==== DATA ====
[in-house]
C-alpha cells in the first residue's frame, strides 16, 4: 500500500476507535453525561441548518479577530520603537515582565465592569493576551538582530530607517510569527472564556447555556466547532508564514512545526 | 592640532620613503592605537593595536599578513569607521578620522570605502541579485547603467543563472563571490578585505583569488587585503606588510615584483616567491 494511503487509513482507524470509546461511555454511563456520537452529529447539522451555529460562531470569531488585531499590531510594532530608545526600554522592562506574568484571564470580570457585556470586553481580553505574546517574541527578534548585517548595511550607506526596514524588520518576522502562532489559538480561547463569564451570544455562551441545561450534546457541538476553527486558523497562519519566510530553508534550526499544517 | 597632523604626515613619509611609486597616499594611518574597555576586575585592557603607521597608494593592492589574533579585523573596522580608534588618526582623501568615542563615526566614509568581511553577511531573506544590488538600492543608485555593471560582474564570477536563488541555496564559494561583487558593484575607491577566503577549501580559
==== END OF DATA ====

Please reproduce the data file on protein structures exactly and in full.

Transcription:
[in-house]
C-alpha cells in the first residue's frame, strides 16, 4: 500500500476507535453525561441548518479577530520603537515582565465592569493576551538582530530607517510569527472564556447555556466547532508564514512545526 | 592640532620613503592605537593595536599578513569607521578620522570605502541579485547603467543563472563571490578585505583569488587585503606588510615584483616567491 494511503487509513482507524470509546461511555454511563456520537452529529447539522451555529460562531470569531488585531499590531510594532530608545526600554522592562506574568484571564470580570457585556470586553481580553505574546517574541527578534548585517548595511550607506526596514524588520518576522502562532489559538480561547463569564451570544455562551441545561450534546457541538476553527486558523497562519519566510530553508534550526499544517 | 597632523604626515613619509611609486597616499594611518574597555576586575585592557603607521597608494593592492589574533579585523573596522580608534588618526582623501568615542563615526566614509568581511553577511531573506544590488538600492543608485555593471560582474564570477536563488541555496564559494561583487558593484575607491577566503577549501580559